10 Ways to Safeguard Freedom of Speech — Will They Work?
MIT professor Nicholas Ashford considers proposals to counter the rise of misinformation
By Paula Klein
Fostering critical thinking, reviving the Fairness Doctrine, and creating truly independent oversight of media are all effective ways to deter misinformation while safeguarding freedom of speech. But they are all needed together–along with several other approaches — to have serious impact, according to MIT Technology and Law Program Director, Nicholas Ashford.
Ashford, also Professor of Technology & Policy at MIT, is clearly distressed as misinformation continues to proliferate through every aspect of the media. It’s not just social media that’s at fault, he said, cable news, television, talk radio, and the print media are equally responsible for spreading falsehoods and half-truths, and for not encouraging serious debate.
Ashford said the scope of misinformation and disinformation — ranging from COVID vaccination and masking disputes, to climate change deniers, and the challenges of global migration and poverty — is widespread and growing.
At a recent MIT IDE seminar, Ashford offered solutions to counter these trends and he also disputed the effectiveness of some popular solutions — like antitrust and social media reforms — that he believes fall short.
Revision of antitrust laws alone is “wrong-headed” and won’t solve the larger problems of free speech or of misinformation.
Allowing companies like Facebook to self-regulate or set up their own oversight boards isn’t helpful, either, he said.
Ashford also refutes the belief that corporate concerns outweigh the greater good. For example, antitrust remedies focus too much on the effects on markets and innovation while overlooking the fact that “a concentration of economic power gives rise to concentrated political power.”
A More Fair Fairness Doctrine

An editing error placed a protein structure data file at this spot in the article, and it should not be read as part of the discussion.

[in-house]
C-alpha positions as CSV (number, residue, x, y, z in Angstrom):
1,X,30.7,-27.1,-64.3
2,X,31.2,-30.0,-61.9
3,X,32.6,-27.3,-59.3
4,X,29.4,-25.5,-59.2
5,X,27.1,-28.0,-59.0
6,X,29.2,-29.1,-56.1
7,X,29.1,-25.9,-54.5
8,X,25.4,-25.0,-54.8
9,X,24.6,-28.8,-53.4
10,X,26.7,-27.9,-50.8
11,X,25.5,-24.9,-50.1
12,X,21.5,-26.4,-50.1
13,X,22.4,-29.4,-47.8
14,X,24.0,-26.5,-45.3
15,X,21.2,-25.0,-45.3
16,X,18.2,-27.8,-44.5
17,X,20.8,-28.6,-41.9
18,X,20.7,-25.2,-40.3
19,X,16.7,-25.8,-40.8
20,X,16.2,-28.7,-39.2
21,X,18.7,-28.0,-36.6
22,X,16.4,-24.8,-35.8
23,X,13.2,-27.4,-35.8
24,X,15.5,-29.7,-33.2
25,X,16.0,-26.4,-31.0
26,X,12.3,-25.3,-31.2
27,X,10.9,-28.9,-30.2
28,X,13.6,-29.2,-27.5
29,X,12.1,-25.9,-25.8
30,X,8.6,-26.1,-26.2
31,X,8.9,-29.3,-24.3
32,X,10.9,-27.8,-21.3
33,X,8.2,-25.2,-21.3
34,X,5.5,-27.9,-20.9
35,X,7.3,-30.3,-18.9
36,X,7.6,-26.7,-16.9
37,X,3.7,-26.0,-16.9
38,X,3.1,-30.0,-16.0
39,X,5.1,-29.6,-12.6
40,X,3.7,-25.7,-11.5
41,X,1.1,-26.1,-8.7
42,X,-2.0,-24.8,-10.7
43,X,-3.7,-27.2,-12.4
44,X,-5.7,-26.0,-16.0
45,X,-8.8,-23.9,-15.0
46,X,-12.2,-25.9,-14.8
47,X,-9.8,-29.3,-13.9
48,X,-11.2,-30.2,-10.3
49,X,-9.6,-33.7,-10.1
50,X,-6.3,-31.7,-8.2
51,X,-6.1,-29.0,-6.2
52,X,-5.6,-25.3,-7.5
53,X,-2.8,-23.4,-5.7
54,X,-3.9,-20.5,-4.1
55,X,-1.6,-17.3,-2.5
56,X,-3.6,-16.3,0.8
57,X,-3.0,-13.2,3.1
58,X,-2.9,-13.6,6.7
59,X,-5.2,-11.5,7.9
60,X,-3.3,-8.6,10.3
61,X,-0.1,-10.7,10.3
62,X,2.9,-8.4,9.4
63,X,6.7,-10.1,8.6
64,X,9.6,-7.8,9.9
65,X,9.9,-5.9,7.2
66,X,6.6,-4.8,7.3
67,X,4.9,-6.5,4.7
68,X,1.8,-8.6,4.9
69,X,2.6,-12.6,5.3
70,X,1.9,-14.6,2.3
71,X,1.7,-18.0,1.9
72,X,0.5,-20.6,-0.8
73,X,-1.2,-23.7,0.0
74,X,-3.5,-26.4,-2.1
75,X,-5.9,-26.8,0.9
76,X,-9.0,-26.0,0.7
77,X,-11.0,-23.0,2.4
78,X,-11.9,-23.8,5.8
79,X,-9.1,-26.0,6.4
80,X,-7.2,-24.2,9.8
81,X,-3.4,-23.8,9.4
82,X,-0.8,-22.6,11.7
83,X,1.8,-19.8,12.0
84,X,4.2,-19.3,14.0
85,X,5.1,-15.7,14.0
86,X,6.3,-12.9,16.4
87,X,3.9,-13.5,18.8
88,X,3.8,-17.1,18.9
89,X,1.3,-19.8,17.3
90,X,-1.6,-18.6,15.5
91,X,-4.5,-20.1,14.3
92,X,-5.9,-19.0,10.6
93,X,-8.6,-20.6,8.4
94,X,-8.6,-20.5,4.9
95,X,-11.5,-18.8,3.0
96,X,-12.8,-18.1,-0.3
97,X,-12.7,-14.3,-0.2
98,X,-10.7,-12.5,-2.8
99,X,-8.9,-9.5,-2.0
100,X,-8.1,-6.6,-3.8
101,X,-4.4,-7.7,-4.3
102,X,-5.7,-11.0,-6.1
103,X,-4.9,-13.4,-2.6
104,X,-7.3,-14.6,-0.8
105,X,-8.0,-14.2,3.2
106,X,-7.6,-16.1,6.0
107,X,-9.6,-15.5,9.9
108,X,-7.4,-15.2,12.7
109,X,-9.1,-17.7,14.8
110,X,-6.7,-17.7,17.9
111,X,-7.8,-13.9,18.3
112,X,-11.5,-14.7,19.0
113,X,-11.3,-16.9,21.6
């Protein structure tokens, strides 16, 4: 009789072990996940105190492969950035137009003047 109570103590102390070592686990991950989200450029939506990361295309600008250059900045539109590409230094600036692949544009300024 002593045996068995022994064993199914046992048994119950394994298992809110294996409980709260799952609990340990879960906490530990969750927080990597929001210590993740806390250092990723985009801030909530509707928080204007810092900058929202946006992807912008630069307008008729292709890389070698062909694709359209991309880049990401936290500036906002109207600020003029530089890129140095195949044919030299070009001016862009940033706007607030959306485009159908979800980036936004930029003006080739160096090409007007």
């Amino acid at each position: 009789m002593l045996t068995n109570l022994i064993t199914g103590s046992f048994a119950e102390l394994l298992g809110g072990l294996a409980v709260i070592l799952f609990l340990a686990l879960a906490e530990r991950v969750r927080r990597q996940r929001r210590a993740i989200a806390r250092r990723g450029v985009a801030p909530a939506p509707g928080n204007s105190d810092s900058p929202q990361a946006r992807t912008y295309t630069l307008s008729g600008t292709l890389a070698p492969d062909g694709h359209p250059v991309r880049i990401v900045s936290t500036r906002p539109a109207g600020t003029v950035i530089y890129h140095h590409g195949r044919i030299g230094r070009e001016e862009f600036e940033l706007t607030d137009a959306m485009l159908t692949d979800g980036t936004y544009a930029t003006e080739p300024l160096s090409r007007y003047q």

What will work? Ashford’s favored approach is reviving, strengthening, and expanding the U. S. Fairness Doctrine beyond its original application to TV and talk-radio.
As he wrote in a recent New York Times op ed, Congress should seriously consider reviving the Fairness Doctrine — gutted in 1987 by President Regan — which required media companies to present alternative points of view on issues of public interest.
“This effort would be premised on the public’s right to be informed, rather than on the government controlling free speech. And it should be coupled with the appointment of public commissions or citizen juries that would provide independent oversight to confront misinformation in online and broadcast media. These independent bodies would include respected experts, could be appointed by the government, and would be funded by industry.”
Ashford wrote that “a reimagined and expanded version of this policy could enable independent bodies to review inaccurate material and require that technology platforms and broadcast media publish and respond to criticism.”
He also supports increased fact-checking by independent bodies, and mandates to present more reliable perspectives. Because of the reinforcing influence one medium has on another, reforms must include the platform and the broadcast industries, as well as print media.
Clashes over truth can be traced back to how people learn and absorb information. How do we know what we know?
“Neuroscience tells us that people tend to gravitate toward news and information that reinforces prior impressions, values, and opinions — what is known as anchoring or confirmation bias,” Ashford said.
And even when they’re exposure to balanced coverage, it tends to reinforce those prior views.
“Recognizing propaganda is critical,” and along with fostering more critical thinking it has to be taught early on in classes about civics and how governments and society works. The job of regulatory agencies, for instance, is barely discussed or understood by most people yet those decisions have significant effect on many aspects of our lives, Ashford said.
10 Proposals to Stem Misinformation
- Lawsuits to protect freedom of speech (many have failed)
- Greater regulation of advertising
- Soft-monitoring regulation (i.e. Facebook)
- Industry oversight boards (i.e. Facebook)
- Revision of antitrust law and enforcement (i.e. EU)
- Removal of liability immunity of Section 230 of the Communications Decency Act. (hard to prove ‘harm’)
- Revision and expansion of the Fairness Doctrine
- Creation of a private and expanded Fairness Doctrine
- Shifting toward more vigorous debates with cross-examination and interrogation
- Encouragement of critical thinking as part of education reform
Watch the MIT IDE seminar video here.